Warpaint & Seja at Northcote Social Club

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Warpaint & Seja at Northcote Social Club


Ah, shit. What’s the deal with people sitting down at shows these days?

Ah, shit. What’s the deal with people sitting down at shows these days? I would have thought common logic would dictate to keep your junk as far away from sticky bandroom floors, lest you be heading down to the clinic for a penicillin shot the following morn – but that’s just me. That was the scenario presented as I forced to watch opening act Seja (not to be confused with the homonymic pop-songstress Sia) while shuffling along the floor perimeter like Adam West’s Batman. Anyway, it took a while to pinpoint why Seja possessed a familiar stage presence, but the light bulb lit up when I later found out she was the mighty ‘Gurge’s synth-master in their most recent outings. There we go.

Speaking of trends that shit me to no end, Seja and band partook in frequent bouts of inter-song instrument-swapping, stifling any semblance of momentum generated. These minor grievances aside, it was a pretty solid set of genre-defying, and at times surprisingly heavy, tunes. As the room began to pack out, Warpaint’s newest recruit – our very own Stella Mozgawa – was welcomed onstage to hit the skins for a singular jam. Rounding out the set with a delightful track that sounded like it was beamed directly from an AM radio all the way from 1986, Seja bid farewell to a fairly sated, if still seated, crowd.
Thankfully, everyone was forced to their feet as the venue hit capacity shortly before the much-hyped main event was due to take stage. It seems like Warpaint have seemingly come out of nowhere, selling out the Social Club two times over merely by riding a tidal wave of potent buzz. Turns out they’ve been around for quite a while – experience a revolving door lineup for many years before settling to release their debut album The Fool late last year. If the playing times pasted on the wall were to be believed, we were in for an hour’s worth of music – depressingly enough, a rarity for single-album-deep bands (coughsleighbells).
The three-quarters Californian outfit was greeted by rapturous applause, then reciprocating with wry smiles as they kicked off the set with a restrained, slow-burner. Things kicked up a notch when Mozgawa finally took the throne behind the kit. And holy shit – what a fucking gun of a drummer! Some pretty ridiculous fills and general champion skinwork took the group’s solid repertoire to the next level.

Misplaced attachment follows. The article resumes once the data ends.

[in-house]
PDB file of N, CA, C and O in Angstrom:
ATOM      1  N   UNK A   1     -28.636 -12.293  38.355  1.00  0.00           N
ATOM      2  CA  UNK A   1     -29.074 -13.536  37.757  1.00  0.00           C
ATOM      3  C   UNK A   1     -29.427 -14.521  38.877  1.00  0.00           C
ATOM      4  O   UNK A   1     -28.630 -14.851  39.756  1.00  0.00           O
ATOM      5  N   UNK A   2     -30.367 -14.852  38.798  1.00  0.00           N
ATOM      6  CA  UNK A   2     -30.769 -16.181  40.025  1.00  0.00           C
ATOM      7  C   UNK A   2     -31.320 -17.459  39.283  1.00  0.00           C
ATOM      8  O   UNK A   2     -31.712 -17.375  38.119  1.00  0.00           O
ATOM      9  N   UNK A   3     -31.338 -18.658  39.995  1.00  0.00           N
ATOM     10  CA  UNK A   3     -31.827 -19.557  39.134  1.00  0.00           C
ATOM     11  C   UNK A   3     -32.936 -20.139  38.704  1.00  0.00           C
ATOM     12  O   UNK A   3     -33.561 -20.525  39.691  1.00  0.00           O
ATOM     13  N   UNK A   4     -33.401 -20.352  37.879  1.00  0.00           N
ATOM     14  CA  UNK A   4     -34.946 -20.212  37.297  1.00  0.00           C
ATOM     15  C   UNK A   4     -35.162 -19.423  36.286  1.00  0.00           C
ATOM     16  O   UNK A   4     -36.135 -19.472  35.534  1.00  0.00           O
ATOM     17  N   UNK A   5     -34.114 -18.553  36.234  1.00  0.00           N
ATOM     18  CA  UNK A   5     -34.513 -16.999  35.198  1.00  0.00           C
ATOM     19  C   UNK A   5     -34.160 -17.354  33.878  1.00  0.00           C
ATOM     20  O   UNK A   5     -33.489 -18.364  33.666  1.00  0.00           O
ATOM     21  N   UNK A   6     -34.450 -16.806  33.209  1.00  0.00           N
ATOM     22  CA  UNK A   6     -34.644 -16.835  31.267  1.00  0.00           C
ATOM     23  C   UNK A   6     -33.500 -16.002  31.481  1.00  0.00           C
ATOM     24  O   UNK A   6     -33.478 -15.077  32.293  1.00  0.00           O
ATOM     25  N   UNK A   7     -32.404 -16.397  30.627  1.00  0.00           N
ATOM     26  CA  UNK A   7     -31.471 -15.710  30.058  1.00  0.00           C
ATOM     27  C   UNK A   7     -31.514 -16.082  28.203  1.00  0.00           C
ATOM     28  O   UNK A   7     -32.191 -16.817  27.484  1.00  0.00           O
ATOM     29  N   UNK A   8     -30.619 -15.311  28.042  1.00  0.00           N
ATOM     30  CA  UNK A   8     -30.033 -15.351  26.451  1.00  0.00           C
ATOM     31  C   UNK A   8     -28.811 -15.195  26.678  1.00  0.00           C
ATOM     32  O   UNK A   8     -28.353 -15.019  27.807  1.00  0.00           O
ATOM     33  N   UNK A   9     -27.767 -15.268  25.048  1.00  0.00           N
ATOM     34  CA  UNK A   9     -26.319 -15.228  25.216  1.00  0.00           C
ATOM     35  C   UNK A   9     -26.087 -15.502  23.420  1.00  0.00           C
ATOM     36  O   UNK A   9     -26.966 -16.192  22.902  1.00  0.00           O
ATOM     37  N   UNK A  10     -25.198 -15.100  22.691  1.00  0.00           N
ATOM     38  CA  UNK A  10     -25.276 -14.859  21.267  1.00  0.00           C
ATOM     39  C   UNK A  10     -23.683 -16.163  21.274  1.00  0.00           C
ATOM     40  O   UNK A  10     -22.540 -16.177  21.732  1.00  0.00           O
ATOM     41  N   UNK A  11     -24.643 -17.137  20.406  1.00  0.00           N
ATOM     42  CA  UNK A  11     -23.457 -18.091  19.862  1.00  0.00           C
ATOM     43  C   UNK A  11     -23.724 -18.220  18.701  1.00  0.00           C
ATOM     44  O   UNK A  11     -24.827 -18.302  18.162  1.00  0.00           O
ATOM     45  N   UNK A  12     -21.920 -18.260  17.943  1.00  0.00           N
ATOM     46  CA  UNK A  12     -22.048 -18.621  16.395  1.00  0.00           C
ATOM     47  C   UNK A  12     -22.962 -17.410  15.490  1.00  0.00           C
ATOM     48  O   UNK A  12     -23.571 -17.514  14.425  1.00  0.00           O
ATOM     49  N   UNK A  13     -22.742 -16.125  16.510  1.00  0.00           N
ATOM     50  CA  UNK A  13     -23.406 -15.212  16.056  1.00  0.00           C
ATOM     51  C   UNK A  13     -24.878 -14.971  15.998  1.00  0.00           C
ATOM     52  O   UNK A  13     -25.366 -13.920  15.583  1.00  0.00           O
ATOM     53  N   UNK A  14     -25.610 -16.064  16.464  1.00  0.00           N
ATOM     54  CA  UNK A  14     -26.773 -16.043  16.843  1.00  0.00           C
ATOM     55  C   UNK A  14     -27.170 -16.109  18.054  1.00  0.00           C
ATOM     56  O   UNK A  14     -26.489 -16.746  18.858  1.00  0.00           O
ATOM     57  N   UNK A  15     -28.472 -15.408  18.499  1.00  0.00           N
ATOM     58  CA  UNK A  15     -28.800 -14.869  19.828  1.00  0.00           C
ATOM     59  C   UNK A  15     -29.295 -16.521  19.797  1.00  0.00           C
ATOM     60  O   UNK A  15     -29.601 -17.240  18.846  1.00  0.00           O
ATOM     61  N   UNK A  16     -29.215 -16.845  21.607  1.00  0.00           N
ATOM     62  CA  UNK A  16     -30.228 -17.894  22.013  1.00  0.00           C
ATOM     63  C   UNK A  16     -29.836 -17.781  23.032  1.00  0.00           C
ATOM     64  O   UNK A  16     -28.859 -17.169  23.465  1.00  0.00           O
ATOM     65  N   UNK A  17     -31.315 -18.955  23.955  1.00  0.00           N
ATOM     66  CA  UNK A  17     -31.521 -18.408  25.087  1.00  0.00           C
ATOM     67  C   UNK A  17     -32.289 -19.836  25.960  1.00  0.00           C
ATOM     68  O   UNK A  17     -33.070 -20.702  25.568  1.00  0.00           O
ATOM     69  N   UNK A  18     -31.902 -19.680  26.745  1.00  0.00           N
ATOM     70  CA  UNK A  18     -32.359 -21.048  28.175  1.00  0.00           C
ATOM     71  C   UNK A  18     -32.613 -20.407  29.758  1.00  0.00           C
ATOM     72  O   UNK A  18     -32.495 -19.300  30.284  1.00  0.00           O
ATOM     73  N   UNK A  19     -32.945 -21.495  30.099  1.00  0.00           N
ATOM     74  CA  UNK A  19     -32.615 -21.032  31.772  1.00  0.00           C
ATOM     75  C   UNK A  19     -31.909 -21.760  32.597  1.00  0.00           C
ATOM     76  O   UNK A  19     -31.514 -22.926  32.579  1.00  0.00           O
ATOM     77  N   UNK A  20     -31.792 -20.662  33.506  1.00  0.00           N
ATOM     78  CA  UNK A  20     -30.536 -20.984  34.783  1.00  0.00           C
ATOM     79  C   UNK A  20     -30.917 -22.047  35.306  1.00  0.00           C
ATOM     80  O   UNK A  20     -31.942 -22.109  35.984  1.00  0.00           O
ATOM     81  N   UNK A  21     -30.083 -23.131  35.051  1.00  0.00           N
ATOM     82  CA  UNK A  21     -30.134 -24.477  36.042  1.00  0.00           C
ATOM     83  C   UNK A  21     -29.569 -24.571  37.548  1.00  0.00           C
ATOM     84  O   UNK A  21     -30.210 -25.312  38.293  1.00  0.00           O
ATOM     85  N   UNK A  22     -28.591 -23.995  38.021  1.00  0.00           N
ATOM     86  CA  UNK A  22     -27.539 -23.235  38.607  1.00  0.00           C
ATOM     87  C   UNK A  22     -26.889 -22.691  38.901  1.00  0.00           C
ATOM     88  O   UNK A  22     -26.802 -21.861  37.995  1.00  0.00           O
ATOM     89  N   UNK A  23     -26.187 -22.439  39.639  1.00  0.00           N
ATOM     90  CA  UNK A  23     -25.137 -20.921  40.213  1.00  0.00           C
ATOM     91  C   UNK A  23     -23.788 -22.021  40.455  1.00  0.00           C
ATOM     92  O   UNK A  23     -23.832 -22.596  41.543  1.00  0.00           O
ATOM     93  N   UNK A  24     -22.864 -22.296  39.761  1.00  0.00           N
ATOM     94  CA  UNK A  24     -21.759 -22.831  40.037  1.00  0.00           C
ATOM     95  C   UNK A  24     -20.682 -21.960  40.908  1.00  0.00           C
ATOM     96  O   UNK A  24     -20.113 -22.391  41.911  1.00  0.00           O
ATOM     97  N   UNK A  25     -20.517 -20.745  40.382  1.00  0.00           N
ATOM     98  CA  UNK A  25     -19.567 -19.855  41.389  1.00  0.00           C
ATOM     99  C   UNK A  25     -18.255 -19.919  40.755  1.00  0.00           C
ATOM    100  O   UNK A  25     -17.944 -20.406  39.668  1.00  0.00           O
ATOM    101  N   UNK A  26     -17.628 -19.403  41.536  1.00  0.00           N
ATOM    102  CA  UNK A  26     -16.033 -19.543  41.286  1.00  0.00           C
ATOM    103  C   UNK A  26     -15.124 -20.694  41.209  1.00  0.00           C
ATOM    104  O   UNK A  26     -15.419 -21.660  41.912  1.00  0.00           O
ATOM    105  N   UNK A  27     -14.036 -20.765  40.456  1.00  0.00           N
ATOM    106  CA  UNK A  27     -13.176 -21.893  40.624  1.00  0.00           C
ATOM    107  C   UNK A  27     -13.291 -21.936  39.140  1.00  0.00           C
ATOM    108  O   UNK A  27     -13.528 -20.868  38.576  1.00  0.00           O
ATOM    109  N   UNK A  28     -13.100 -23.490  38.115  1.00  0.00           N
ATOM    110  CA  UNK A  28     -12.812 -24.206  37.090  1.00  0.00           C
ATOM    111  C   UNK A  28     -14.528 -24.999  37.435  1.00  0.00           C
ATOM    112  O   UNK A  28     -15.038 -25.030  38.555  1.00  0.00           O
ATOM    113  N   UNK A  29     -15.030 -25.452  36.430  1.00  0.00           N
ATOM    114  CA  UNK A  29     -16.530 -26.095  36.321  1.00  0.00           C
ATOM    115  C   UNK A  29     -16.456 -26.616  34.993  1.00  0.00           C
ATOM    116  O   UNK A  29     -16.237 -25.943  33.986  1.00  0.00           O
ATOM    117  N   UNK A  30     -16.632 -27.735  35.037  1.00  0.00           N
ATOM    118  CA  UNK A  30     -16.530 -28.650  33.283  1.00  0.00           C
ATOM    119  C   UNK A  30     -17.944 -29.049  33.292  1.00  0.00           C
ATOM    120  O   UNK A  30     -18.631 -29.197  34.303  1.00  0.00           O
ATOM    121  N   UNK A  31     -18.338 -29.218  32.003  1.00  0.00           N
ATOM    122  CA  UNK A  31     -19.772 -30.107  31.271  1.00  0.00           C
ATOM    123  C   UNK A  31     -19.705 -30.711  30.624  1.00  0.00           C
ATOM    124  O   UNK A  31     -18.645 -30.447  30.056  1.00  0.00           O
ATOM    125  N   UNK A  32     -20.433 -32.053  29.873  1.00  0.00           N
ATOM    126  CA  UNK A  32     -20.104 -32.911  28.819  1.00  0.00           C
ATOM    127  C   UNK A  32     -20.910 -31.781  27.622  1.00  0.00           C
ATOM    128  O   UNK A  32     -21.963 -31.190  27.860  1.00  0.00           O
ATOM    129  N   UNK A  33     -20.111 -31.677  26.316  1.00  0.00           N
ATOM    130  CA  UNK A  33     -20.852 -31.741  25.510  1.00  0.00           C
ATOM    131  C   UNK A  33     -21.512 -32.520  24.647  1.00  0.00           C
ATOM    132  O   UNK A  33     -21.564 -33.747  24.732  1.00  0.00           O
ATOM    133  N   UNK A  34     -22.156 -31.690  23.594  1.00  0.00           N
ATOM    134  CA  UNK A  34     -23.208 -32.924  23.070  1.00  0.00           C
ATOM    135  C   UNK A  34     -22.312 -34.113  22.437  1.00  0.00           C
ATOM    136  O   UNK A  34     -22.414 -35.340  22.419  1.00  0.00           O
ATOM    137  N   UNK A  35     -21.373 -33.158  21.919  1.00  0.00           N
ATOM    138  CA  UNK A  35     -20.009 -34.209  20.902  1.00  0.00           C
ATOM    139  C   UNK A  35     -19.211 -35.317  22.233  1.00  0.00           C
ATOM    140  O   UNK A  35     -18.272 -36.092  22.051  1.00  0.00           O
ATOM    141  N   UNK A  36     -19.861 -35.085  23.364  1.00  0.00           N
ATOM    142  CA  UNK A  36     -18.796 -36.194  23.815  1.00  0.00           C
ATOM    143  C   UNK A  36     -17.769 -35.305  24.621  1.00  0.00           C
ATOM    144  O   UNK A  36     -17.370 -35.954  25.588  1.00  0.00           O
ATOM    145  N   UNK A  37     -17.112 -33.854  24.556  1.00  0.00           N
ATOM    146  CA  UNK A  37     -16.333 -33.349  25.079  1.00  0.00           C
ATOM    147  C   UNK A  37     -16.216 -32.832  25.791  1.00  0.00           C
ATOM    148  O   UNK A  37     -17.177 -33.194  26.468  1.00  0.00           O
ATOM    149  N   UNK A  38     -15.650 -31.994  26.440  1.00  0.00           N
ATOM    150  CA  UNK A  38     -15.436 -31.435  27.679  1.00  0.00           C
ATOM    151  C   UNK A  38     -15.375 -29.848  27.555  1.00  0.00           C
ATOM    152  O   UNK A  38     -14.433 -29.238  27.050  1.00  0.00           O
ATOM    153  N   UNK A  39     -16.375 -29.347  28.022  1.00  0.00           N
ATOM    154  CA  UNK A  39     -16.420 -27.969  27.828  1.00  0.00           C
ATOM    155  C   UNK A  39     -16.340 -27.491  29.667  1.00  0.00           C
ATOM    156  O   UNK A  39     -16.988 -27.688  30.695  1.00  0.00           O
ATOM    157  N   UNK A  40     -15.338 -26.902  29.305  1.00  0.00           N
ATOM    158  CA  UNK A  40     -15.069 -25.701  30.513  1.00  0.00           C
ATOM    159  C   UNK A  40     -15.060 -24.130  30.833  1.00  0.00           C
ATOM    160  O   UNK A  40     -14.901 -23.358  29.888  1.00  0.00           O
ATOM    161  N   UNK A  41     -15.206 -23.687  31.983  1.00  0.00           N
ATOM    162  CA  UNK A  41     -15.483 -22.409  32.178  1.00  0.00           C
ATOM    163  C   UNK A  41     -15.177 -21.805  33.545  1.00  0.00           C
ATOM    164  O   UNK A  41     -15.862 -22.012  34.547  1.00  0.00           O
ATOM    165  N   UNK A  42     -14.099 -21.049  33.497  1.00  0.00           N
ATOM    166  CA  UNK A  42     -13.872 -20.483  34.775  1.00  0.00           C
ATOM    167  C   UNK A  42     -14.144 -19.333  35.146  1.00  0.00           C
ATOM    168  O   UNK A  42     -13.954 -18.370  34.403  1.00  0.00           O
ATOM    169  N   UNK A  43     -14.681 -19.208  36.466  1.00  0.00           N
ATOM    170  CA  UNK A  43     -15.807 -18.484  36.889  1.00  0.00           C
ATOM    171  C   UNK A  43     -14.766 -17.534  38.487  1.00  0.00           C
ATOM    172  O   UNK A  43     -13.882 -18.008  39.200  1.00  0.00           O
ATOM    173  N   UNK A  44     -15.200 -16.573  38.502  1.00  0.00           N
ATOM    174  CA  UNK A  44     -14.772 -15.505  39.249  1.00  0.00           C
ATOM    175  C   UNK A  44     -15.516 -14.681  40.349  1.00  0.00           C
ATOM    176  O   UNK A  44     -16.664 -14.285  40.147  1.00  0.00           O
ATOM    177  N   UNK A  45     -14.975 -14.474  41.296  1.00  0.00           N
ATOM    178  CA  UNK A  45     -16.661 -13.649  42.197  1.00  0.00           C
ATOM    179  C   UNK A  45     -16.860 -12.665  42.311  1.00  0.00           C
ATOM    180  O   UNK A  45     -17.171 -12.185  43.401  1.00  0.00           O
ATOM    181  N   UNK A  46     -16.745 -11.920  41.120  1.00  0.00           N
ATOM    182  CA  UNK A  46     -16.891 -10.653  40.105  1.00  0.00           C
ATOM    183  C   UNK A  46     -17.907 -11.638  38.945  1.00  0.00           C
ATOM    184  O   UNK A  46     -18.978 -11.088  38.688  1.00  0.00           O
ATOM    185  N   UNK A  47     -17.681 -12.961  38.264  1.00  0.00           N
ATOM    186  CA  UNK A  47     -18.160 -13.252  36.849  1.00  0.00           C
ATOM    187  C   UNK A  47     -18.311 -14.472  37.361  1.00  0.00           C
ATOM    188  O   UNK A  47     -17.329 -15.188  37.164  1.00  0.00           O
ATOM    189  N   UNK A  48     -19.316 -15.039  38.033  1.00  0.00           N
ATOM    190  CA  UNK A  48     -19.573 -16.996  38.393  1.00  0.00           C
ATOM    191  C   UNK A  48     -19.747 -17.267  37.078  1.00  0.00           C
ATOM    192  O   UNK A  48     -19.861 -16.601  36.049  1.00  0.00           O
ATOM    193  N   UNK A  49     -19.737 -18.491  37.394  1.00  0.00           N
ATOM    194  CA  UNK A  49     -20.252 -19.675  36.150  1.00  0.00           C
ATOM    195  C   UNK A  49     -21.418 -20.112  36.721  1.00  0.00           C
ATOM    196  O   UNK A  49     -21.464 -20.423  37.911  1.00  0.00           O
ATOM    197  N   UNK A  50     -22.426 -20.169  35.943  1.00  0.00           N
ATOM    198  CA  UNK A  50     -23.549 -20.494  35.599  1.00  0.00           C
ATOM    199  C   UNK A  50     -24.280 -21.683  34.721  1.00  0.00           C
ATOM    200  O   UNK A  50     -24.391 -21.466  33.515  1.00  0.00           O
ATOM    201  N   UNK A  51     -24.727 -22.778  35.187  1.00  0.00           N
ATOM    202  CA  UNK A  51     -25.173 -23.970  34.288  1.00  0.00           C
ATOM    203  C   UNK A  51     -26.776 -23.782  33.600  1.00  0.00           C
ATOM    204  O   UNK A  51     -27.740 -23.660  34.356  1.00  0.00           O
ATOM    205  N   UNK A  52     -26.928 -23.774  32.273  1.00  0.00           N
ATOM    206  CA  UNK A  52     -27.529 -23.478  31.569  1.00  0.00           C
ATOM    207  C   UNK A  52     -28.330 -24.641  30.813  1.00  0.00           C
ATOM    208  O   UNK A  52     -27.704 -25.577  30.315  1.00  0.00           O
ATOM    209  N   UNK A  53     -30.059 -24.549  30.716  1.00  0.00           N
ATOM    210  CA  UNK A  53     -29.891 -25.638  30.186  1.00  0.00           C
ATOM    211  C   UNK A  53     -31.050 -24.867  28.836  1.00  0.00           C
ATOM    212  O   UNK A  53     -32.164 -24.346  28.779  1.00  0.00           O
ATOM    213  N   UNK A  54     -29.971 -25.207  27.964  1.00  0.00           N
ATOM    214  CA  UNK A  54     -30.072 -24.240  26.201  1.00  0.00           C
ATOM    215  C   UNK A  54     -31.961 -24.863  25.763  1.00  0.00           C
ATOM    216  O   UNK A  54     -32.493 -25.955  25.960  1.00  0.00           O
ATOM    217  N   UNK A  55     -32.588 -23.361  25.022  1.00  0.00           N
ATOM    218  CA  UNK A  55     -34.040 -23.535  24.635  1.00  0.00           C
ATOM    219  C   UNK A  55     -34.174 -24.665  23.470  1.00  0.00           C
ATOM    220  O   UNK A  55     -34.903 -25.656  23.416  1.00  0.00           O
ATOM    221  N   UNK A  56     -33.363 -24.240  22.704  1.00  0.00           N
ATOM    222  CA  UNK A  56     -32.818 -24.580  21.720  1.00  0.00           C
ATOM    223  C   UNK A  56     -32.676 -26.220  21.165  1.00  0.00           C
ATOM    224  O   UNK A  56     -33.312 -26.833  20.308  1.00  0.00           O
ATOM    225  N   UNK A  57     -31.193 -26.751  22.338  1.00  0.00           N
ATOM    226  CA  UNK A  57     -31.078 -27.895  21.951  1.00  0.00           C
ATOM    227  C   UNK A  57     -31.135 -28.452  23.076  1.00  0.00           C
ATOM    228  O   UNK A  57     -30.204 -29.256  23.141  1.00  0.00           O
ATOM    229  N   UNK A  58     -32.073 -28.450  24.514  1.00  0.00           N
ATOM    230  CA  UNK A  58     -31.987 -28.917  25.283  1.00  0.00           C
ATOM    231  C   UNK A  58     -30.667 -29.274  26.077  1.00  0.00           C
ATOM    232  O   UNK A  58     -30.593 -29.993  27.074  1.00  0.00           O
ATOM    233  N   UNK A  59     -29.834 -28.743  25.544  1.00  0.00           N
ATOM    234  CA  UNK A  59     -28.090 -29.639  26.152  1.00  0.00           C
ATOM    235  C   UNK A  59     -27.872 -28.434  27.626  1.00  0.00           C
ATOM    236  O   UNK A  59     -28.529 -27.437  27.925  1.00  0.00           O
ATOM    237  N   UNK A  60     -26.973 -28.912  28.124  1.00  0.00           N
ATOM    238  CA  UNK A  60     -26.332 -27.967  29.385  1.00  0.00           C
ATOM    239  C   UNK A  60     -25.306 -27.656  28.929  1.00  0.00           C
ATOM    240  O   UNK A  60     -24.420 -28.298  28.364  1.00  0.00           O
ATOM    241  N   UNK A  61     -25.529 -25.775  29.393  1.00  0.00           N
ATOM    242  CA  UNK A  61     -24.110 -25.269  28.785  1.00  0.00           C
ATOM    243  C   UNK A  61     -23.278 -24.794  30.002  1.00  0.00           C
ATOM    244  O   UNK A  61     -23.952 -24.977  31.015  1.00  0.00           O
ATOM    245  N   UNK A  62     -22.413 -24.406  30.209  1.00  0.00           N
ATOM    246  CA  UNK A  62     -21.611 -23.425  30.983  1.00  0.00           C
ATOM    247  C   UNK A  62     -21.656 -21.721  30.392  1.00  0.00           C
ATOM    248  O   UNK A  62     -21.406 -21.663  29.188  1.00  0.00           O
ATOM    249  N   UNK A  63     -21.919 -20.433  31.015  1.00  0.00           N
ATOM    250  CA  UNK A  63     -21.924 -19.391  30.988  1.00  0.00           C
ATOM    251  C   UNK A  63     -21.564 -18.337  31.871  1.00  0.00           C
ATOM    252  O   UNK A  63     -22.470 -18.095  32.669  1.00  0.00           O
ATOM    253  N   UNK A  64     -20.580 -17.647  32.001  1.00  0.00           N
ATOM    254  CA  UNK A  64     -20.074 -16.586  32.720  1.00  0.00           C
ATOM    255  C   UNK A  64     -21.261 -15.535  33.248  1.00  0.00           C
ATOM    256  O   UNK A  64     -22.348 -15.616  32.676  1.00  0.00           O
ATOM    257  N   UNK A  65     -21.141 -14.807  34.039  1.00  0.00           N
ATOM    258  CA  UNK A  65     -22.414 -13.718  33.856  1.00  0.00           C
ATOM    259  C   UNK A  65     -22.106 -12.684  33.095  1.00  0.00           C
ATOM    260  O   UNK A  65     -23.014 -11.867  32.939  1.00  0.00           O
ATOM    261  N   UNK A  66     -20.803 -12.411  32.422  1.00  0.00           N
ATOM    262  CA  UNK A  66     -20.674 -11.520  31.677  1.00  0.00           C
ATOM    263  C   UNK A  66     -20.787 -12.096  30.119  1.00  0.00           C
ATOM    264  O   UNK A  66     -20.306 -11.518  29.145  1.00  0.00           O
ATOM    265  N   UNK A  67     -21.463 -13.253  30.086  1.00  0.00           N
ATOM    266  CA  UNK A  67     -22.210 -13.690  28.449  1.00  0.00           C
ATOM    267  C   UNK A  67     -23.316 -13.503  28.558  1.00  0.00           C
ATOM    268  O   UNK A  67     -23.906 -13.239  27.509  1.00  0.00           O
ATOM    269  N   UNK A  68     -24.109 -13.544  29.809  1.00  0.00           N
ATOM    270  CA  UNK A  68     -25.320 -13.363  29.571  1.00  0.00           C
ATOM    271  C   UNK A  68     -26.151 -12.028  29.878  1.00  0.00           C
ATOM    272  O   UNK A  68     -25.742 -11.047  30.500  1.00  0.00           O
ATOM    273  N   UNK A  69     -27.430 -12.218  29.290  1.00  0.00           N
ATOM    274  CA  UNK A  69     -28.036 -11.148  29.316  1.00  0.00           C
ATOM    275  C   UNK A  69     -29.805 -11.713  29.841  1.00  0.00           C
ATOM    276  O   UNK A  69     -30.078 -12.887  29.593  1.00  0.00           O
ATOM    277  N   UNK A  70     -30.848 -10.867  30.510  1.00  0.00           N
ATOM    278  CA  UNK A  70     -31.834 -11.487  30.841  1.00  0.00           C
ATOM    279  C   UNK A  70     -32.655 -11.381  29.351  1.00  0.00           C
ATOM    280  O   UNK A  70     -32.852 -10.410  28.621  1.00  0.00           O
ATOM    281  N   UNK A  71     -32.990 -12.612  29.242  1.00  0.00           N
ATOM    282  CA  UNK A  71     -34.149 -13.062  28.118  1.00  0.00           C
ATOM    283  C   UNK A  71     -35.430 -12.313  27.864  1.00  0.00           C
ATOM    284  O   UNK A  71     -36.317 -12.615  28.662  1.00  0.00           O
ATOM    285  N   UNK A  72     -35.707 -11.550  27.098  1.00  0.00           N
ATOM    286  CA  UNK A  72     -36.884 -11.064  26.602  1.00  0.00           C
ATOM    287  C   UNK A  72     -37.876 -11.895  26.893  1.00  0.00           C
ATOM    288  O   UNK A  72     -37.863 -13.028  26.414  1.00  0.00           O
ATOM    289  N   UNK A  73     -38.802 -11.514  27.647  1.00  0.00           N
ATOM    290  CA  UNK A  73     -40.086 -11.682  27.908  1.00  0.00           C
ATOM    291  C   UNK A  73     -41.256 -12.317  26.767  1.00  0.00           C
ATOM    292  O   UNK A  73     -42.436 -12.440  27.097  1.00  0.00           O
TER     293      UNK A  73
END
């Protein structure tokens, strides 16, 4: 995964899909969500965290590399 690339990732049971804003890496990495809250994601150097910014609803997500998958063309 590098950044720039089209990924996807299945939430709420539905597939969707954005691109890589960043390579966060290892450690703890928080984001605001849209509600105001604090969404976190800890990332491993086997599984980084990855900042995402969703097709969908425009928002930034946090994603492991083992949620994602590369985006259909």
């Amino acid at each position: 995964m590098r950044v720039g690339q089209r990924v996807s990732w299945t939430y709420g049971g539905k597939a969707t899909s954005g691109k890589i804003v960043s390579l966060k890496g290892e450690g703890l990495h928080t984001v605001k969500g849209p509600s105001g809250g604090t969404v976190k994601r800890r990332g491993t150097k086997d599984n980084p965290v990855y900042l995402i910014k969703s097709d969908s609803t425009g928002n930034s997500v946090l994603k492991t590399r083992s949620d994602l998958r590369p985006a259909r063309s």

Breakthrough single Elephants went down a treat, as did killer album cut Undertow. The band’s four members relay a finely attuned dynamic, imbuing the sound with refreshing originality. Vocal harmonies and a solid rhythm section result in a pretty tasty mix of haunting hypnosis and good ol’ rock ‘n’ roll.
Comparisons have been made to The xx, and while such a description may hold up against the sparseness of their recorded output, in the live setting they are far more comparable to the psychedelic sounds of Tame Impala. But unlike either of those acts, Warpaint actually look like they’re enjoying themselves onstage. It was like a prolonged duelling session of musical banter for the rhythm section – looking like they were having a blast trying to trip each other up in the stop-start beats which form the foundation for most of their catalogue.
After some prolonged goading by the crowd, Warpaint rejoined us for an acapella rendition of Billie Holiday – one of the group’s earlier, pre-album numbers. It provided enlightening perspective as to how far the outfit have progressed, with the track consisting of little more than a fairly boring and pointless recital of each letter of the titular songstress’s name mashed with a cover of Motown standard My Guy. It was a fairly insipid end to an otherwise near-perfect jamfest, leaving those in attendance with the feeling that next time the group visit our shores, they’ll be crushing it in far bigger, sold-out venues.
Loved: A buzzband actually living up to the hype, and then some!
The wasted couple that would not shut the fuck up during Warpaint’s quieter moments. Kudos to the hero who politely interjected to great effect.
Cloudy and brown – cider town.